20 February 2009

Love it or hate it, bank nationalization is inevitable

All the gnashing of teeth of a possible bank nationalization misses the real point- it is inevitable, regardless of whether anyone wants to do it or not. The major US banks (like Citigroup and Bank of America) are technically insolvent, and unless some miracle occurs that turns their non-performing loans back into gold then these institutions are doomed.

Sure, it’s theoretically possible that the government would just stand by and allow a Citigroup to keel over, and wind up being liquidated in a bankruptcy, but policy makers would never allow such a disorderly crash. Show me just one congressman (other than Ron Paul) who would be willing to allow all the depositors in Wells Fargo to lose their savings?

Instead, the government will be forced to step in and supervise an orderly dissolution, much as what occurs with FDIC conservatorships. I find it strange to hear so many critics about nationalization when nary a complaint is uttered when the FDIC seizes lenders and proceeds to find buyers, and disposal of assets. That’s all we’re talking about here. The only difference is that the big banks are of an order of scale larger than anything the FDIC has hitherto dealt with, potentially saddling the government with enormous liabilities as they pick up the pieces.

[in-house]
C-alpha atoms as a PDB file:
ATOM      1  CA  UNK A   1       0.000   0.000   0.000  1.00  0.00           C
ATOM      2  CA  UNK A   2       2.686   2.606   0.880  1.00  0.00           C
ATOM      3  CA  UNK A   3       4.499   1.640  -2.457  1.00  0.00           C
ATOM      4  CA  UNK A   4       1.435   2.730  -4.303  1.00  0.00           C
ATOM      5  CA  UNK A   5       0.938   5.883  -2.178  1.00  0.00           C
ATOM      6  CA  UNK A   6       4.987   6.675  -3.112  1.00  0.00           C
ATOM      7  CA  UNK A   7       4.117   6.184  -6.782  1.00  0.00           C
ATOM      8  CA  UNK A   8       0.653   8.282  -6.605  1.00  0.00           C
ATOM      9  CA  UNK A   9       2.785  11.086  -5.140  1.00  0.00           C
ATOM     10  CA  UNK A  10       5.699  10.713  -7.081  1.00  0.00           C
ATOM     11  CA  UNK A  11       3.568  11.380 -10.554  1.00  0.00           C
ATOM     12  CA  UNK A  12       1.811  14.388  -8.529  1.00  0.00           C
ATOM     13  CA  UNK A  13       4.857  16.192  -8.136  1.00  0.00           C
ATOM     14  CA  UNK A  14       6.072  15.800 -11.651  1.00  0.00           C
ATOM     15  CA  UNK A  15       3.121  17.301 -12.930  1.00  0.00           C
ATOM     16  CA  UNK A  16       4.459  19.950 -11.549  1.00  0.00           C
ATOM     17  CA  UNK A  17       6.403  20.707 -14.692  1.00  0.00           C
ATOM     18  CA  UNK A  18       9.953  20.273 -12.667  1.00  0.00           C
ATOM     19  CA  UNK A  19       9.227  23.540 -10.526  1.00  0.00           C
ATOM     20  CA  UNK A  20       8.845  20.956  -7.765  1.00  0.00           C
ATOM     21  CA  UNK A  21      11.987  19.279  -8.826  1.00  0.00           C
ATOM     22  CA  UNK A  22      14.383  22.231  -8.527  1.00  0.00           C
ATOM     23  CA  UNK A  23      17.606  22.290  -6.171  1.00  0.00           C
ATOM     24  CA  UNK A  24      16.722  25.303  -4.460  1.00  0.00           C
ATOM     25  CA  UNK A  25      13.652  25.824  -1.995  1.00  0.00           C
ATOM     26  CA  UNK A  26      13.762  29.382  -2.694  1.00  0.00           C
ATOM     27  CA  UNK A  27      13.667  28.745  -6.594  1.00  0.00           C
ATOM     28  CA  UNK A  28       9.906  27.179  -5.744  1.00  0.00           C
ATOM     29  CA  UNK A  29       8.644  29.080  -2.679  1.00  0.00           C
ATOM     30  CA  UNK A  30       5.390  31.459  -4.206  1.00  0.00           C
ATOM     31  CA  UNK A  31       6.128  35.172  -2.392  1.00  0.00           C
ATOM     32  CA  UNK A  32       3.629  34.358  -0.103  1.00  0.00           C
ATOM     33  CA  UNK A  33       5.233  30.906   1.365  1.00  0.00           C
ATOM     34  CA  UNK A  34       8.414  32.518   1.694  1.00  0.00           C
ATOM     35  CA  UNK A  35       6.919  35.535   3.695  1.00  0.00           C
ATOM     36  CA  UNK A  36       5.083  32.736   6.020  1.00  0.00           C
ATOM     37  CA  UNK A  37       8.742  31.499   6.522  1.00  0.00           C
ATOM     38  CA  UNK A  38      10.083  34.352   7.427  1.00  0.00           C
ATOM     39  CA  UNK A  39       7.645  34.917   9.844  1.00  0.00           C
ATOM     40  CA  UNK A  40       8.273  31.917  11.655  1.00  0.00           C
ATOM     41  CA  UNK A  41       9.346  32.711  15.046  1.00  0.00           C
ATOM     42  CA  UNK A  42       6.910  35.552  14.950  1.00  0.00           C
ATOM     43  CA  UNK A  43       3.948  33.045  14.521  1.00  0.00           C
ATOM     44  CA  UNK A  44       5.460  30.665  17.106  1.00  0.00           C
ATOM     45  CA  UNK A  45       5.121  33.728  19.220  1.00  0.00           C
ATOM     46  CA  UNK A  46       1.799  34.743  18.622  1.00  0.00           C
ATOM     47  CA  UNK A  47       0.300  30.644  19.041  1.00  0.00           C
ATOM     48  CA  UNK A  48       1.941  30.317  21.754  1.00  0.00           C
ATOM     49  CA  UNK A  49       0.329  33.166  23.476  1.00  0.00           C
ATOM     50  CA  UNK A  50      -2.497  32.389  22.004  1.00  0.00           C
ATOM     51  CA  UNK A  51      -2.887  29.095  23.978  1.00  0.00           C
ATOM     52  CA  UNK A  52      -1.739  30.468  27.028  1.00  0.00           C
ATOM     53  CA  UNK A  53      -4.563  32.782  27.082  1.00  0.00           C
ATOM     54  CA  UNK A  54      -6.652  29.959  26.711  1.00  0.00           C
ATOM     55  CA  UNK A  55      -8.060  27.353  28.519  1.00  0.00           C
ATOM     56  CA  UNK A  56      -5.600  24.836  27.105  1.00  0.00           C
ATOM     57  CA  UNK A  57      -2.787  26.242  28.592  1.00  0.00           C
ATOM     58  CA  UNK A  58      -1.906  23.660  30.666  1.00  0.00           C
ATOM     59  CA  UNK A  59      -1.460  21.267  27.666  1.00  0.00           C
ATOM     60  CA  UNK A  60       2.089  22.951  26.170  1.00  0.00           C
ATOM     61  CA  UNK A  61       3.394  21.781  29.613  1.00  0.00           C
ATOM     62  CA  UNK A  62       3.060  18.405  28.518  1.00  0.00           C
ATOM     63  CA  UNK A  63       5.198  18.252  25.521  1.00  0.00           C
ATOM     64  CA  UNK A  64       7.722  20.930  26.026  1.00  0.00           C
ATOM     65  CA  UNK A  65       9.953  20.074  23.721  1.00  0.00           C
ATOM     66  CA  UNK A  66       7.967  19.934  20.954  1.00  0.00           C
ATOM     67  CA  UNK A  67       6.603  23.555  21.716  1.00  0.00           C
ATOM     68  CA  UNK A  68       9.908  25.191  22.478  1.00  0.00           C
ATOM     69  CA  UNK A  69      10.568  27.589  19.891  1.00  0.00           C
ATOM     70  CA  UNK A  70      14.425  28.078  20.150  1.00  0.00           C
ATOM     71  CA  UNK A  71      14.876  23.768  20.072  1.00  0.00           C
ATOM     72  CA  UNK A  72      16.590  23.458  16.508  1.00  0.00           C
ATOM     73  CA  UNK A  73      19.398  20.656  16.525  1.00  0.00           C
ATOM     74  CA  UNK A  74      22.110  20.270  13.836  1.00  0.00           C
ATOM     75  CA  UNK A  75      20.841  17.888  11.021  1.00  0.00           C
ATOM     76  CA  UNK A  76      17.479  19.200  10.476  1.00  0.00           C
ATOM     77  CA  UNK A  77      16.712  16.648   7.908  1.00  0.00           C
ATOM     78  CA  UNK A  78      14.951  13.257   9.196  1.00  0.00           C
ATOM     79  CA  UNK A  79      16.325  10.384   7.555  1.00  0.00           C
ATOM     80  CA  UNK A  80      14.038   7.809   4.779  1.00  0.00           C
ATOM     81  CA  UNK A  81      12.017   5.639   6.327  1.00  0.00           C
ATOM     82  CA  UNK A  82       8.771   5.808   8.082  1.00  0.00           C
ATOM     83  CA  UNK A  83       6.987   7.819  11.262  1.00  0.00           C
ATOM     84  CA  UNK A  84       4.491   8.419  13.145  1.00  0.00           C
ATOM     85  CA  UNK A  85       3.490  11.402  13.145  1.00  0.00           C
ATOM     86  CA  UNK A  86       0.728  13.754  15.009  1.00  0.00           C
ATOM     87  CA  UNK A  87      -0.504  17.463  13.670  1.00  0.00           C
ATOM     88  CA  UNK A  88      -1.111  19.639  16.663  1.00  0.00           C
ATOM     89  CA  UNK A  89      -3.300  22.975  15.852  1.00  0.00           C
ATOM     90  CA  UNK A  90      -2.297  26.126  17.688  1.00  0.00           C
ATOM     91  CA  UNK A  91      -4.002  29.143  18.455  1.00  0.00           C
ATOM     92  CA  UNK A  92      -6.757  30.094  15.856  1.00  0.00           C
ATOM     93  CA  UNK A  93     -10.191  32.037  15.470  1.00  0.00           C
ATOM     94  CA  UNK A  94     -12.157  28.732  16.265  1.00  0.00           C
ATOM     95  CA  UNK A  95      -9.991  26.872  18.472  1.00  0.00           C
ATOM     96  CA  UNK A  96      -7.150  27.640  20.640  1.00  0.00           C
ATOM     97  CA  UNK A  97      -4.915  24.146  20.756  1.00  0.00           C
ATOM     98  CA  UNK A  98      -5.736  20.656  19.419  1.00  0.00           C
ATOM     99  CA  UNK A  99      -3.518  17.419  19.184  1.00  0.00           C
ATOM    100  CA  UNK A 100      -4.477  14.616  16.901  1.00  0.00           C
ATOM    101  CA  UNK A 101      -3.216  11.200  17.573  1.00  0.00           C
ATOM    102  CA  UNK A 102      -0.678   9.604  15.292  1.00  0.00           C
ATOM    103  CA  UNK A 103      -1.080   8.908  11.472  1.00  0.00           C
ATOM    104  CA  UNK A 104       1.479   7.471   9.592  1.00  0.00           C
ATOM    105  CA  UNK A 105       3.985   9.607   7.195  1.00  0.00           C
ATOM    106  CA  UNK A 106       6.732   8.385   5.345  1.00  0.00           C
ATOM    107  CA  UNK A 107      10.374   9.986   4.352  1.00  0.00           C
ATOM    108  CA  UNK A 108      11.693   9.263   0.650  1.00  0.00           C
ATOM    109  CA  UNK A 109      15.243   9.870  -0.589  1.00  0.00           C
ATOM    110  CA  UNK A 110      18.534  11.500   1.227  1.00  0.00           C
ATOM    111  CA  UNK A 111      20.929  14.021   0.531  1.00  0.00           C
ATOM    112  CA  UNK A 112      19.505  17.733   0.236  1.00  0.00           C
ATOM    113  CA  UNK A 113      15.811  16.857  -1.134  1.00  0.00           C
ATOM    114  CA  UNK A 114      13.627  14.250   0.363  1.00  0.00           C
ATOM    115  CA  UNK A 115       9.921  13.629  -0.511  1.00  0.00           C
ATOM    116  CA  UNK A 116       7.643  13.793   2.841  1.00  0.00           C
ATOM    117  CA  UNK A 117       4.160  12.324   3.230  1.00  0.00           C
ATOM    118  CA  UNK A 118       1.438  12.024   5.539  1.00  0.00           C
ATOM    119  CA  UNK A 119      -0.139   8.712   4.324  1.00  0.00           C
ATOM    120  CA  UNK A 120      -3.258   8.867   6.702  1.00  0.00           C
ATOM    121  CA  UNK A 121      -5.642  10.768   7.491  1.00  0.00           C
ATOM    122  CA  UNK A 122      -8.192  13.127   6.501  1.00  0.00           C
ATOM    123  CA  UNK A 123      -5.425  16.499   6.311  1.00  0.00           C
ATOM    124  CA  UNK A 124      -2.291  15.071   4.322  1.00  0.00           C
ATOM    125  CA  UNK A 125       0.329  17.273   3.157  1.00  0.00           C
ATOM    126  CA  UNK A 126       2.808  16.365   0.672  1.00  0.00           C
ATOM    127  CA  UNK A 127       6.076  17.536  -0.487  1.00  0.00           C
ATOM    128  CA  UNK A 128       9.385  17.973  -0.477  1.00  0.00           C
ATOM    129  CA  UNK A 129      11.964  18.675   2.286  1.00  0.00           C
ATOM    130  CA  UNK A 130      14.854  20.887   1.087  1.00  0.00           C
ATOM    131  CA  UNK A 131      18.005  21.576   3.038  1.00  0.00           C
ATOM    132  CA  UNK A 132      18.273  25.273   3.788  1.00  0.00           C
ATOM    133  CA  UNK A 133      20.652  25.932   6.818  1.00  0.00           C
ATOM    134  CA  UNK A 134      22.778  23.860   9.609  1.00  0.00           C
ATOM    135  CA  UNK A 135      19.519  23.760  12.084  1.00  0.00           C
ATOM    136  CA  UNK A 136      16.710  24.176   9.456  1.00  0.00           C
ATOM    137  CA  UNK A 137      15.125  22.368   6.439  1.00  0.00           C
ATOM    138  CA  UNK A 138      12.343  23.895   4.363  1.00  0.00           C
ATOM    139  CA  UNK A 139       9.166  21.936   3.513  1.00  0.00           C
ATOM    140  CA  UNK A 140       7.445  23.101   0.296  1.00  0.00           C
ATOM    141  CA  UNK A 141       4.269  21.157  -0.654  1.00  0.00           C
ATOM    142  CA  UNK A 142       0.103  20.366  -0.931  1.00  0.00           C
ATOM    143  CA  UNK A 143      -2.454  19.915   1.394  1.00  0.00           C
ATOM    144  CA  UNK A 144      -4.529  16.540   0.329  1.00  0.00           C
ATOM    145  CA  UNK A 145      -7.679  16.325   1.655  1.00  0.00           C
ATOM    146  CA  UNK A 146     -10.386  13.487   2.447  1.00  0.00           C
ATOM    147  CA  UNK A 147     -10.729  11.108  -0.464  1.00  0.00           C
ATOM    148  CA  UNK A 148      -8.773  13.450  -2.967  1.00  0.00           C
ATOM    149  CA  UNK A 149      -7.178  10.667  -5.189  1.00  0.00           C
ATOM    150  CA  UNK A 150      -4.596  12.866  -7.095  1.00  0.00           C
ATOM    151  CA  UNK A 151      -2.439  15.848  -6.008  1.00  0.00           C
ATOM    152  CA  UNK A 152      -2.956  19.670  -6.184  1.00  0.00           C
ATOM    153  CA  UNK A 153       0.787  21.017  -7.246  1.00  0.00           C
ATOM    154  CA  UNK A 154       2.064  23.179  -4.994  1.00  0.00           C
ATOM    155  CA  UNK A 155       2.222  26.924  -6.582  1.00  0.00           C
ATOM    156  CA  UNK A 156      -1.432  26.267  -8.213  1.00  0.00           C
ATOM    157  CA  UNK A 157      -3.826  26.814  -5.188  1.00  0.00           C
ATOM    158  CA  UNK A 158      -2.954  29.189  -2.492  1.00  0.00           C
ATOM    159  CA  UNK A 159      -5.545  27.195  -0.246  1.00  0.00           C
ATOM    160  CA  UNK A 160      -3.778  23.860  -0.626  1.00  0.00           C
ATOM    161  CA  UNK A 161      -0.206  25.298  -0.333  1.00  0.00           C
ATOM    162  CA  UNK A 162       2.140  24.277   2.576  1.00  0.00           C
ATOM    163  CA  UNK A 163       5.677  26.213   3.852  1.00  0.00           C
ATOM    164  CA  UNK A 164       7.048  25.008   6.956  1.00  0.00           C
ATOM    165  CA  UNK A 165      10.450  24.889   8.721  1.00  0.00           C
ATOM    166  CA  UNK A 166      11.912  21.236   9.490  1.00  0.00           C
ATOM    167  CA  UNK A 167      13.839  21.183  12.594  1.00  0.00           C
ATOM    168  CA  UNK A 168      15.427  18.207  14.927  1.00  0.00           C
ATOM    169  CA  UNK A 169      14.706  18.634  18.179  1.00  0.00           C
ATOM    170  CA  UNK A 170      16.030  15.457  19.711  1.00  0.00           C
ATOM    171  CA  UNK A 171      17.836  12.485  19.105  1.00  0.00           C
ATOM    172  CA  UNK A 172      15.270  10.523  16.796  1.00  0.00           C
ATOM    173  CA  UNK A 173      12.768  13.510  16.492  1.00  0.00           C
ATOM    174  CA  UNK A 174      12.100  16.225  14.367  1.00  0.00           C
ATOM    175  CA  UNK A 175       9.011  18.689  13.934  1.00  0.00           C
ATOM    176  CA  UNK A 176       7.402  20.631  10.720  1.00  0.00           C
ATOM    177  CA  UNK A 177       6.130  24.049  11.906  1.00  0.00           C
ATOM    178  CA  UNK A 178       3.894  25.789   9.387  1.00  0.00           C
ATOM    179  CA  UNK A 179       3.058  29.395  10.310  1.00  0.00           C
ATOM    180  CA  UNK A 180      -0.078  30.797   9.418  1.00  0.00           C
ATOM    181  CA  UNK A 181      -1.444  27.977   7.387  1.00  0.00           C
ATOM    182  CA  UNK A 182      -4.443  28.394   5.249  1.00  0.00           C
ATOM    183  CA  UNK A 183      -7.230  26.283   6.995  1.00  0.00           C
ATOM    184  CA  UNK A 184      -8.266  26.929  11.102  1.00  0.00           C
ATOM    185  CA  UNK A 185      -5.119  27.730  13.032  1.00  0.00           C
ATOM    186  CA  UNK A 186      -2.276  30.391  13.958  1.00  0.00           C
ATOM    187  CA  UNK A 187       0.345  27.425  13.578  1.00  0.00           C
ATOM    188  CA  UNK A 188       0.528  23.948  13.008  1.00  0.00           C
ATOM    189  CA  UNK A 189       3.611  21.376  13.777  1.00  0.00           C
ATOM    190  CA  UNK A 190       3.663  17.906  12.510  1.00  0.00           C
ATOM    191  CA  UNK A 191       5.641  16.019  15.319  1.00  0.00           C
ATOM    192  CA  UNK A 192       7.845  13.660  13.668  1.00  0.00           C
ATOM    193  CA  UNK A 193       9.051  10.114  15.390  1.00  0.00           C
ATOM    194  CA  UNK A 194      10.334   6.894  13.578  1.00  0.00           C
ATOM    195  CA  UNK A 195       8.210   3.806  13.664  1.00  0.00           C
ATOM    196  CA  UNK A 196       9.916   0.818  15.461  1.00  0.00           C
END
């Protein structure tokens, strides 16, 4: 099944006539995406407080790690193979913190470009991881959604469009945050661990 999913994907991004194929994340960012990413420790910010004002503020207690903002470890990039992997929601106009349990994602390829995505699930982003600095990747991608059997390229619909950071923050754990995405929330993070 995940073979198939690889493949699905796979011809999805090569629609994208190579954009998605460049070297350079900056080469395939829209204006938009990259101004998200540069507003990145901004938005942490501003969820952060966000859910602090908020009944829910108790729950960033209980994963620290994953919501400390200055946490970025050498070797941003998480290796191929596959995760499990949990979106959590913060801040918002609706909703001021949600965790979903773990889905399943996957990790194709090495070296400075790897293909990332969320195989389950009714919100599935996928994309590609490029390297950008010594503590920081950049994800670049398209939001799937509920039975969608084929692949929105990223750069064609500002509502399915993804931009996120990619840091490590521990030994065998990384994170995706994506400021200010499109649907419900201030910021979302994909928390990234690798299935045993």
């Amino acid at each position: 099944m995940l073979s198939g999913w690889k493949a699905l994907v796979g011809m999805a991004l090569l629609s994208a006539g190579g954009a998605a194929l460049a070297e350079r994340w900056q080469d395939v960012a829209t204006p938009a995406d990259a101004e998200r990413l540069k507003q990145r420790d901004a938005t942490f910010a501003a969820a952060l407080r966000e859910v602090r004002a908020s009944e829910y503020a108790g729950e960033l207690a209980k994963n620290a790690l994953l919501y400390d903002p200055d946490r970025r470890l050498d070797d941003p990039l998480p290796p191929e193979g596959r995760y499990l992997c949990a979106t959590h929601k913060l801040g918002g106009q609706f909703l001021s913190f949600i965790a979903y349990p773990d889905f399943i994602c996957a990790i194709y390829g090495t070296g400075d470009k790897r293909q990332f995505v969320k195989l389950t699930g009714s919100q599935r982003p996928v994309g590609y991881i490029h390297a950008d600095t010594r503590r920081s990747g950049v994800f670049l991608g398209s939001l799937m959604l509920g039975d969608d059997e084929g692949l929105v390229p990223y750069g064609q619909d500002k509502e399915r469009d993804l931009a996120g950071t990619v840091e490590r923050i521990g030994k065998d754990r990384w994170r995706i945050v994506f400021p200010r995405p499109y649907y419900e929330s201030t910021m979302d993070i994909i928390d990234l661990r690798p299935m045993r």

Of course, I personally favour the hands-off approach, allowing depositors to be completely wiped out (this would definitely stop any moral hazard in its tracks, when everyone realizes they have to take personal responsibility for putting their money in safe institutions), but I know it will never happen.

Sooner or later the federal government will be forced, kicking and screaming, to seize the nation’s big banks. I am sure this is not what Messr Geithner would like to do, but he won’t have any choice. Unfortunately, judging by the collapse in bank share prices it looks like this will happen sooner than later. As we’ve already seen in many other bank failures over the last year, depositors start to withdraw their money when their bank’s stocks are in the sub $5 range, which creates a dynamic that drives the institution into the ground.

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